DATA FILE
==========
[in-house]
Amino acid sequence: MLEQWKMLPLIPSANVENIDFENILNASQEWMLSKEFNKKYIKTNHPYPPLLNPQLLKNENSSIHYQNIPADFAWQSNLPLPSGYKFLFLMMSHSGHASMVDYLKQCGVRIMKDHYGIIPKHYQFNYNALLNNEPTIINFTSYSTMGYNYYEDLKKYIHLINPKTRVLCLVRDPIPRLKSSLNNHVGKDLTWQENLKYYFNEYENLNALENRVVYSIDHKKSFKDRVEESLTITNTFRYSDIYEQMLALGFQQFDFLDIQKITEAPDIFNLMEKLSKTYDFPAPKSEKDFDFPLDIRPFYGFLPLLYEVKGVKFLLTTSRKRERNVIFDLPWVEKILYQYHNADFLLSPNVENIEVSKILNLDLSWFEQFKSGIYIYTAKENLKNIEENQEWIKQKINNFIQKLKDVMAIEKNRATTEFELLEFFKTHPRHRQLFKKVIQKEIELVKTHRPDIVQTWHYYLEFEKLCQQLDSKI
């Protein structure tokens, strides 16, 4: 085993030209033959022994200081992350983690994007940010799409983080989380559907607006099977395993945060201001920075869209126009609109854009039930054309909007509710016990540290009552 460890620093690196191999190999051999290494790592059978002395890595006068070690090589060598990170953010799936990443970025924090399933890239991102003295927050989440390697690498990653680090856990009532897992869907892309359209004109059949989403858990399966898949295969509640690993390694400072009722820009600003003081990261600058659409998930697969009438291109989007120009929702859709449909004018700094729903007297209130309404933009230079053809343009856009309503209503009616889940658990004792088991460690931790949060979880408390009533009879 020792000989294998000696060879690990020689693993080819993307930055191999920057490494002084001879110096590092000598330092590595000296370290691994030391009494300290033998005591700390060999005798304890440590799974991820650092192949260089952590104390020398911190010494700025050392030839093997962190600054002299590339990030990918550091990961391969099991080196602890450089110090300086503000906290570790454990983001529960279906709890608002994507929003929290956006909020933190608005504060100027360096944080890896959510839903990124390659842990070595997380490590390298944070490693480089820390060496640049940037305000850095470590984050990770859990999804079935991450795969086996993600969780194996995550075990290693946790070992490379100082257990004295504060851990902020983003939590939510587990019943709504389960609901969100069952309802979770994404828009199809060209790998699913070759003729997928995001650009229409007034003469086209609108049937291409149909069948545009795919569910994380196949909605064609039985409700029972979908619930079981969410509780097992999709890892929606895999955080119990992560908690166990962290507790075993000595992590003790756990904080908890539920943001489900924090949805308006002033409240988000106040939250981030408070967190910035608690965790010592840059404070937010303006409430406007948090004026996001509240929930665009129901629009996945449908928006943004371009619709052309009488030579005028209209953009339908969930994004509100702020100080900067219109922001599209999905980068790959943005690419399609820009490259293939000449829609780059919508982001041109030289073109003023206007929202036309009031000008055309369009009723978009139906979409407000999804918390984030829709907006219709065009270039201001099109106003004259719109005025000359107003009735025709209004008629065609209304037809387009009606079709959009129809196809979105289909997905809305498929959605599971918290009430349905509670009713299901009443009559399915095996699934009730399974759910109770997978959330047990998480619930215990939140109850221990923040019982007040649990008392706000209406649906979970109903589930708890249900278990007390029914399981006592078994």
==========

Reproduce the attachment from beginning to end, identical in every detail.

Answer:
[in-house]
Amino acid sequence: MLEQWKMLPLIPSANVENIDFENILNASQEWMLSKEFNKKYIKTNHPYPPLLNPQLLKNENSSIHYQNIPADFAWQSNLPLPSGYKFLFLMMSHSGHASMVDYLKQCGVRIMKDHYGIIPKHYQFNYNALLNNEPTIINFTSYSTMGYNYYEDLKKYIHLINPKTRVLCLVRDPIPRLKSSLNNHVGKDLTWQENLKYYFNEYENLNALENRVVYSIDHKKSFKDRVEESLTITNTFRYSDIYEQMLALGFQQFDFLDIQKITEAPDIFNLMEKLSKTYDFPAPKSEKDFDFPLDIRPFYGFLPLLYEVKGVKFLLTTSRKRERNVIFDLPWVEKILYQYHNADFLLSPNVENIEVSKILNLDLSWFEQFKSGIYIYTAKENLKNIEENQEWIKQKINNFIQKLKDVMAIEKNRATTEFELLEFFKTHPRHRQLFKKVIQKEIELVKTHRPDIVQTWHYYLEFEKLCQQLDSKI
């Protein structure tokens, strides 16, 4: 085993030209033959022994200081992350983690994007940010799409983080989380559907607006099977395993945060201001920075869209126009609109854009039930054309909007509710016990540290009552 460890620093690196191999190999051999290494790592059978002395890595006068070690090589060598990170953010799936990443970025924090399933890239991102003295927050989440390697690498990653680090856990009532897992869907892309359209004109059949989403858990399966898949295969509640690993390694400072009722820009600003003081990261600058659409998930697969009438291109989007120009929702859709449909004018700094729903007297209130309404933009230079053809343009856009309503209503009616889940658990004792088991460690931790949060979880408390009533009879 020792000989294998000696060879690990020689693993080819993307930055191999920057490494002084001879110096590092000598330092590595000296370290691994030391009494300290033998005591700390060999005798304890440590799974991820650092192949260089952590104390020398911190010494700025050392030839093997962190600054002299590339990030990918550091990961391969099991080196602890450089110090300086503000906290570790454990983001529960279906709890608002994507929003929290956006909020933190608005504060100027360096944080890896959510839903990124390659842990070595997380490590390298944070490693480089820390060496640049940037305000850095470590984050990770859990999804079935991450795969086996993600969780194996995550075990290693946790070992490379100082257990004295504060851990902020983003939590939510587990019943709504389960609901969100069952309802979770994404828009199809060209790998699913070759003729997928995001650009229409007034003469086209609108049937291409149909069948545009795919569910994380196949909605064609039985409700029972979908619930079981969410509780097992999709890892929606895999955080119990992560908690166990962290507790075993000595992590003790756990904080908890539920943001489900924090949805308006002033409240988000106040939250981030408070967190910035608690965790010592840059404070937010303006409430406007948090004026996001509240929930665009129901629009996945449908928006943004371009619709052309009488030579005028209209953009339908969930994004509100702020100080900067219109922001599209999905980068790959943005690419399609820009490259293939000449829609780059919508982001041109030289073109003023206007929202036309009031000008055309369009009723978009139906979409407000999804918390984030829709907006219709065009270039201001099109106003004259719109005025000359107003009735025709209004008629065609209304037809387009009606079709959009129809196809979105289909997905809305498929959605599971918290009430349905509670009713299901009443009559399915095996699934009730399974759910109770997978959330047990998480619930215990939140109850221990923040019982007040649990008392706000209406649906979970109903589930708890249900278990007390029914399981006592078994």